Chancellor of the exchequer Philip Hammond has delivered his first Budget speech, and although viewed as a more ‘transitional Budget’, with big announcements being delayed until the autumn, there was some key points raised for fleets.

This was, in fact, Hammond’s final spring Budget as changes to the two major fiscal announcements were confirmed in November last year. From 2018, March will run a Spring Statement and the main Budget will now take place in the autumn.   

With so much negative press surrounding diesel and the spotlight firmly on air quality here in the UK, most of us were expecting the Government to make some kind of announcement around the taxation of diesel cars.

Although no immediate plans were announced, the key message from Hammond is that fleets need to be prepared for a new tax regime, which could be implemented before the end of the year. Announcements of wider air-quality plans were also delayed until the autumn, giving the Government time to meet with key stakeholders ahead of any changes.

The Budget document stated: “The Government is committed to improving air quality, and will consult on a detailed draft plan in the spring which will set out how the UK’s air-quality goals will be achieved. Alongside this, the Government will continue to explore the appropriate tax treatment for diesel vehicles, and will engage with stakeholders ahead of making any tax changes at Autumn Budget 2017.”

Rumours of a diesel scrappage scheme remained rumours too, as the Government made no announcement or hinted at any plans. However, if it is to be introduced, it’ll likely be alongside the air-quality plans in the autumn.

“The chancellor has fired a warning shot at diesel owners and drivers, with the suggestion in the Budget document that a new tax regime covering diesel vehicles could be announced before the end of the year,” said David Bizley, chief engineer, RAC. “This uncertainty is bound to be of concern to private and business motorists alike, who will be wanting urgent clarity on just what the Government plans to do.”  

Despite the lobbying efforts of key rental industry bodies, VED plans are still set to take effect from 1 April. This was followed by an announcement that, from the same date, rates for cars and vans registered before April 2017 would increase in correlation with the Retail Prices Index.

“The chancellor chose not to defer the introduction of new Vehicle Excise Duty rates which come into force next month. As a result, the car hire industry will see its first-year VED bill rise by almost 400% in 2017,” said Gerry Keaney, chief executive of the BVRLA. “Firms will also be unable to claim back £1.67m every year in legitimate refunds. Car rental companies operate the newest fleet on UK roads, and the average rental car is just eight months old. The sector purchases around 324,000 cars each year, but this number is now likely to fall as our members lengthen their operating cycles in an attempt to reduce the cost impact of the new VED regime.”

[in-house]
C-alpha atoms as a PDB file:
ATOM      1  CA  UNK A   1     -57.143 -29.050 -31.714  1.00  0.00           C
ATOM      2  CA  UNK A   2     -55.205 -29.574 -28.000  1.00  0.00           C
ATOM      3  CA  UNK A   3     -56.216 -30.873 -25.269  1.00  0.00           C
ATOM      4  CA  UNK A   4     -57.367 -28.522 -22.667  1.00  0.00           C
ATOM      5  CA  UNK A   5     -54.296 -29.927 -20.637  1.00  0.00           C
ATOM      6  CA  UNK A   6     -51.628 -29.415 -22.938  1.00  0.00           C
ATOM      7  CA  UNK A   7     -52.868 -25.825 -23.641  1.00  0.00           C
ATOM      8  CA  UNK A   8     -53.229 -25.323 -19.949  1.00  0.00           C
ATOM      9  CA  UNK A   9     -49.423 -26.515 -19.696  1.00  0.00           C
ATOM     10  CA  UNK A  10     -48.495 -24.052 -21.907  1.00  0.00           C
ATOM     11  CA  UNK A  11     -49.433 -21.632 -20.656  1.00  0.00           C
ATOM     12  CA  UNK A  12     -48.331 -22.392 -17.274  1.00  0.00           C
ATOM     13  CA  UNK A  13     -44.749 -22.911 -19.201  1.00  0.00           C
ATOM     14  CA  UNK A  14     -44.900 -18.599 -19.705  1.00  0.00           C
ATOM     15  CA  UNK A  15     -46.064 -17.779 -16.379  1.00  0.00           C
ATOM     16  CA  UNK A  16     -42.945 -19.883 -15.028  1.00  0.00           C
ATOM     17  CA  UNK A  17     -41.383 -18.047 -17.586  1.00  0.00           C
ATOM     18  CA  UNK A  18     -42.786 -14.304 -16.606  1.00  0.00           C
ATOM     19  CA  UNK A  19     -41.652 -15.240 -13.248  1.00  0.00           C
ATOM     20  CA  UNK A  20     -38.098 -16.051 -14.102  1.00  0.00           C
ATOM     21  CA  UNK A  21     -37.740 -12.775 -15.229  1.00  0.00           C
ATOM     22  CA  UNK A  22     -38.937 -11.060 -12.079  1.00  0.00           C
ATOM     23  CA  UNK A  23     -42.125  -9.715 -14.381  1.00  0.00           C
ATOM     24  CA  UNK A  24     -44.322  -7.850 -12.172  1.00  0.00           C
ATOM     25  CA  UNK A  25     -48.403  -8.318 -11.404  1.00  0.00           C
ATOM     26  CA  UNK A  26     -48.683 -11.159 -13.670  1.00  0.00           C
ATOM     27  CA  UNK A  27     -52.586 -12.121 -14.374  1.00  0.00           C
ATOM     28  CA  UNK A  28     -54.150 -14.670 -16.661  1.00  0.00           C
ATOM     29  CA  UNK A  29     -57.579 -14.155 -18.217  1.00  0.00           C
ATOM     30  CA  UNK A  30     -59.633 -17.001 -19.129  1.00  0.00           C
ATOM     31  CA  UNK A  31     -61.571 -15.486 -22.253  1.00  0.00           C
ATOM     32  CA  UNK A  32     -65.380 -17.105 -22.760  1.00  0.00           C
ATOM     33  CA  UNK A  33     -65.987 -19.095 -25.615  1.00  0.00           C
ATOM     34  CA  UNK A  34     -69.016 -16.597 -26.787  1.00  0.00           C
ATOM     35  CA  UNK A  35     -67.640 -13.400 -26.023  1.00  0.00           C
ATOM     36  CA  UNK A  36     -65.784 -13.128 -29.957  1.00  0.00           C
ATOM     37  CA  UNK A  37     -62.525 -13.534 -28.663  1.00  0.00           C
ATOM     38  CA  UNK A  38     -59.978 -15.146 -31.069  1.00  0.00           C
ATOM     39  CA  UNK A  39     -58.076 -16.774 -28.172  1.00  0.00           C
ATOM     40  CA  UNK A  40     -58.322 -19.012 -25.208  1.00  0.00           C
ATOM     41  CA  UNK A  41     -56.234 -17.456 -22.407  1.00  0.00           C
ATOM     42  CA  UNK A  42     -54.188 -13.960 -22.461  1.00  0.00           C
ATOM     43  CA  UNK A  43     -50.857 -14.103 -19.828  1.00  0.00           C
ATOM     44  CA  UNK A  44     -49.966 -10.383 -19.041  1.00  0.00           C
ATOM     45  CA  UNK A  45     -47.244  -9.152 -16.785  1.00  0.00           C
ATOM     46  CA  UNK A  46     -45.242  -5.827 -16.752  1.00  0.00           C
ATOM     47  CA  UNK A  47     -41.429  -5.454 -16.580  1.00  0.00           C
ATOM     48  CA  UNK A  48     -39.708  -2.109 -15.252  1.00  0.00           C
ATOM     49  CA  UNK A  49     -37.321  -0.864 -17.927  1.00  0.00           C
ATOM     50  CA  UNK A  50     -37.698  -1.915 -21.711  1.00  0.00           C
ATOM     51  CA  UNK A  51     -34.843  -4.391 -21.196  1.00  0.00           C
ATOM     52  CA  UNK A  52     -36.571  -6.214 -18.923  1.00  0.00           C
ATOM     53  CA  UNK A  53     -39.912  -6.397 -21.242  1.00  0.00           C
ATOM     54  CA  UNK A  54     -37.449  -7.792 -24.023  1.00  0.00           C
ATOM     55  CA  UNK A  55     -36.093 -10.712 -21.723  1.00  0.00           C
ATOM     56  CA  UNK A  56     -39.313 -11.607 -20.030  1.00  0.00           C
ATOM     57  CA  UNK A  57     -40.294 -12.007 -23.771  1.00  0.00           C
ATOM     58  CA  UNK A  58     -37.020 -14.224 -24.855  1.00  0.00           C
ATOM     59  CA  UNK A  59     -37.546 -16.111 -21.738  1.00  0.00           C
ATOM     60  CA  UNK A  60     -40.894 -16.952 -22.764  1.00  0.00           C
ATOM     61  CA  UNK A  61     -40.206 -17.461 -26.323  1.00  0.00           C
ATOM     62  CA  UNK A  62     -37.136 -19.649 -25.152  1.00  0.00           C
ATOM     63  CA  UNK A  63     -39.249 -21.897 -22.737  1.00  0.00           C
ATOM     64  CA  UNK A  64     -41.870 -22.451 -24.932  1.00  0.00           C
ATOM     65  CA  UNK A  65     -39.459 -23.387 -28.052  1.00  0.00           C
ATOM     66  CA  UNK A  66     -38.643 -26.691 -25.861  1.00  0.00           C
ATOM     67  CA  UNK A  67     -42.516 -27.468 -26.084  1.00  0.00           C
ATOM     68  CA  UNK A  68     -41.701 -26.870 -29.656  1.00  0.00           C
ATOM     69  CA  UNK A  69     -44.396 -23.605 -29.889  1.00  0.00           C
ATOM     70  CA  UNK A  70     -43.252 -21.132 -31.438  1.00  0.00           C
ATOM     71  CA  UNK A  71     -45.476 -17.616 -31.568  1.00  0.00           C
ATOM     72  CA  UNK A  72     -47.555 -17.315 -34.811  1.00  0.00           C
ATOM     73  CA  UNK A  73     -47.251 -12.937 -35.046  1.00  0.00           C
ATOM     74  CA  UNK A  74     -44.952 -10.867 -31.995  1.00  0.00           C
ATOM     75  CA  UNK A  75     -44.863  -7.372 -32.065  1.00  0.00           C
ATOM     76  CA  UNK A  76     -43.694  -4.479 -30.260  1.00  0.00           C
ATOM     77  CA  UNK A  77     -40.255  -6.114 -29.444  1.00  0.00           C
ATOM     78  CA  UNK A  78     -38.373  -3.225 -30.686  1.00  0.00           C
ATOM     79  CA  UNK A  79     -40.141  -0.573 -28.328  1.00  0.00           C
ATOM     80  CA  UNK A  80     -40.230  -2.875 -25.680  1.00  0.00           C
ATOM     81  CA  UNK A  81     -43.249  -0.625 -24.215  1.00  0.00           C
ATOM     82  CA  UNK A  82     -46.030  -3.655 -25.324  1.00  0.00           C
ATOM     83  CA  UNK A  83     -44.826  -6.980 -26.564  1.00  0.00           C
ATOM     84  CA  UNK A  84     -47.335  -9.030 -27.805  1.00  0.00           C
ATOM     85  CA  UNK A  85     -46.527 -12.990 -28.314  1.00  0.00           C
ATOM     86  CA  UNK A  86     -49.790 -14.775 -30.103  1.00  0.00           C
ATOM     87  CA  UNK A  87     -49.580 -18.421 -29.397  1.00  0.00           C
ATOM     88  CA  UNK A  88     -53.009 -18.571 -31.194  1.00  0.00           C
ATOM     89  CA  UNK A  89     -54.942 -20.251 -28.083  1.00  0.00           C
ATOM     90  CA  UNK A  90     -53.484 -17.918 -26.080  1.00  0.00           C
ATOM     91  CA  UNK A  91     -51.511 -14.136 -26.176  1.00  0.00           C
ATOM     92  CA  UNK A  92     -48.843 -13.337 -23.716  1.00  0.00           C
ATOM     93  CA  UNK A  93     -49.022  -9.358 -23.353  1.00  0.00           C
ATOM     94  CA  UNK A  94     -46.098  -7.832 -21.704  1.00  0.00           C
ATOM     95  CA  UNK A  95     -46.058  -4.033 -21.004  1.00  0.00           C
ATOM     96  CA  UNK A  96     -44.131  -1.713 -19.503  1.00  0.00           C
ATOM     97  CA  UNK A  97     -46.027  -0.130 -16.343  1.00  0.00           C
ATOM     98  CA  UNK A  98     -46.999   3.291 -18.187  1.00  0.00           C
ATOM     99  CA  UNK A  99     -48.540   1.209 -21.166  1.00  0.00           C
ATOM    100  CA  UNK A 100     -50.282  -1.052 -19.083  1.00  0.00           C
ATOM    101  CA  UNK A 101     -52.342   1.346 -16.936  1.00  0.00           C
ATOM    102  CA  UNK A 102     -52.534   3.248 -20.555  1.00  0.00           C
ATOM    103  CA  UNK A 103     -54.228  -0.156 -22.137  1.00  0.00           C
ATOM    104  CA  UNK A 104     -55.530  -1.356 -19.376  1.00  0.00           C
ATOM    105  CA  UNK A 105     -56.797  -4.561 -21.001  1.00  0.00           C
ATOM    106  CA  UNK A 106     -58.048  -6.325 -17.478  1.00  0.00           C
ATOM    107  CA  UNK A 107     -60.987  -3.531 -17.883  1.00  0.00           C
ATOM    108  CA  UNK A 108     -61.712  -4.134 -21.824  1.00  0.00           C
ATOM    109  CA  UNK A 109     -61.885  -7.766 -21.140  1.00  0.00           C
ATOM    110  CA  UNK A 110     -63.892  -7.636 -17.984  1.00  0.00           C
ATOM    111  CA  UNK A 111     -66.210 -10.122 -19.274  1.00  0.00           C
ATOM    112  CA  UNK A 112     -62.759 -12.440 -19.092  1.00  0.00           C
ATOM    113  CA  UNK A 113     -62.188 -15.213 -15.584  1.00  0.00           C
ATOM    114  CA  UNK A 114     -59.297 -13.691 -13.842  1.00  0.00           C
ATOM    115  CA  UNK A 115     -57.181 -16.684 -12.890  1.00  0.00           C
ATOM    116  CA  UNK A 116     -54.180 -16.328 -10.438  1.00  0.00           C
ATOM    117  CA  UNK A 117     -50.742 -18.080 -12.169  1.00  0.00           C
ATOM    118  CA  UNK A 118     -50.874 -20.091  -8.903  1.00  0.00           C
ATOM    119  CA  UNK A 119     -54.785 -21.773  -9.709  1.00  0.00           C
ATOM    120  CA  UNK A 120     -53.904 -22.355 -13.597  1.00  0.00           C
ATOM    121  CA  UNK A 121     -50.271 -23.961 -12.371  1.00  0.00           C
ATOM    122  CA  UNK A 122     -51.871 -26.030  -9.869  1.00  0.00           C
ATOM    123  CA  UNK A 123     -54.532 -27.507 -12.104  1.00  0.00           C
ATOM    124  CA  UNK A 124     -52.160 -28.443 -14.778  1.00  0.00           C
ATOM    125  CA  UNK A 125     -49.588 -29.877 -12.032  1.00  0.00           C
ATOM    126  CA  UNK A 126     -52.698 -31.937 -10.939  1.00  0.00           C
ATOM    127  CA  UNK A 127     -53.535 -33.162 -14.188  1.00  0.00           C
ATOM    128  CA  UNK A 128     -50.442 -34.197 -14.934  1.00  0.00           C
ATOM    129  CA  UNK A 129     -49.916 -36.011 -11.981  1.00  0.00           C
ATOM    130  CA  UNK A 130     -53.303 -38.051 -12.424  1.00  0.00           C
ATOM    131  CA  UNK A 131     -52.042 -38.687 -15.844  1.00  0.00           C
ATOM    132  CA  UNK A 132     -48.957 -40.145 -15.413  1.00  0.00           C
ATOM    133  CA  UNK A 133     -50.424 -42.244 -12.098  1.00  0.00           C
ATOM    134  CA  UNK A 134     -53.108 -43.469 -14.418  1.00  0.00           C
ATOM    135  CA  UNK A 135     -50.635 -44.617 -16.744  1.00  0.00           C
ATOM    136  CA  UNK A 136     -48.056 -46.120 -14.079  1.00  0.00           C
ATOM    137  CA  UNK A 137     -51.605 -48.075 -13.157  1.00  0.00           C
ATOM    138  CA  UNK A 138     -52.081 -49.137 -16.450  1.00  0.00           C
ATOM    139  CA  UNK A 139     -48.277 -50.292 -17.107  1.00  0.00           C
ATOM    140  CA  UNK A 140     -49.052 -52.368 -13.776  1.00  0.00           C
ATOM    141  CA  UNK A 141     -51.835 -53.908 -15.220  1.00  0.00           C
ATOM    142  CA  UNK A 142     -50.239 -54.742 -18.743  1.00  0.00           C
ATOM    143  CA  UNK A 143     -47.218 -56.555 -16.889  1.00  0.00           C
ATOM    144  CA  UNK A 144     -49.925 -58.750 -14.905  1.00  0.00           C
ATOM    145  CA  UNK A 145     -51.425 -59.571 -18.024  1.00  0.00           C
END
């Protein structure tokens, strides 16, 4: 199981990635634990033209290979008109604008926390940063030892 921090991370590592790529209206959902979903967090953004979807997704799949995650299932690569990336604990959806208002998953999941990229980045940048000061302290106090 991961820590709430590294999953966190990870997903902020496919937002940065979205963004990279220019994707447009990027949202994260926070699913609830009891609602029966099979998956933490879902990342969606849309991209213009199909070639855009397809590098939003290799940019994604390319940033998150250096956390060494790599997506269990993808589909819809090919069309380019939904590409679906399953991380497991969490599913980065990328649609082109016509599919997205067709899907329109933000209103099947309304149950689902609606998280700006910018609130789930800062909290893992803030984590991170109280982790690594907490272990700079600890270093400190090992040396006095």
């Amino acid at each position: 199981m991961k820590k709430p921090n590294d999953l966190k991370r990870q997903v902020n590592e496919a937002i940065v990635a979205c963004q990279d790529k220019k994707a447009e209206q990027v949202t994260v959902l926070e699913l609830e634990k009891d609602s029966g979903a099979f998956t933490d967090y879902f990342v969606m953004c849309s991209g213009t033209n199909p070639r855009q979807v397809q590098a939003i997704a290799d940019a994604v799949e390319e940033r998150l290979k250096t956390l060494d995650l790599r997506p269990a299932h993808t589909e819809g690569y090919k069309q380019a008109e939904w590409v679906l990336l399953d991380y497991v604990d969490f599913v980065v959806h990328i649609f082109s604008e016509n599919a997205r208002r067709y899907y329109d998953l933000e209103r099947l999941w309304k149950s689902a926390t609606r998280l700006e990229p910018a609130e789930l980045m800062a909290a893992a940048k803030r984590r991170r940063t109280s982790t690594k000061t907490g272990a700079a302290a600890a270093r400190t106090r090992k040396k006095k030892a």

There was some good news for haulage companies, though, as HGV VED and Road User Levy rates will be frozen from 1 April 2017 to allow the Government time to work with the industry to update the current system, which will aim to incentivise companies that use roads efficiently and help improve congestion and air quality.

Salary sacrifice tax and National Insurance changes are still due to be implemented from 2017/18, although no more details were revealed during the Budget, something many had been expecting. More clarification is expected in March next year.

Some good news for motorists included the announcement that fuel duty has been frozen for the eighth consecutive year, remaining at 57.95ppl.

Investment into driverless cars and electric vehicle research also got a welcomed boost with the Government pledging a further £270m investment to help keep the UK at the forefront of technological development.

The Industrial Strategy Challenge Fund (ISCF) will distribute the investment throughout 2017/18, which will also include the manufacturing of EV batteries.

“The chancellor’s announcement of £270m for robots, driverless cars and biotech is a welcome boost for automotive companies and will benefit consumers,” said John Leech, head of Automotive at KPMG UK. “This investment will enable the UK to be an early adopter of shared-use driverless cars and Britain’s consumers will enjoy the largest cost savings in the world from this technology.”

Improvements to the UK’s road network look set to continue too thanks to a further £690m pot being made available for local authorities to help tackle congestion, £490m of which is expected to be available as early as autumn 2017. A further £90m for the North and £23m for the Midlands was also announced to help ease congestion in particular ‘pinch-point’ areas within the national road network.

In other Budget news, the main rate of Class 4 National Insurance contributions for the self-employed will increase from 9% to 10% in April 2018 and, sadly, the price of a pint of beer is up by 2p.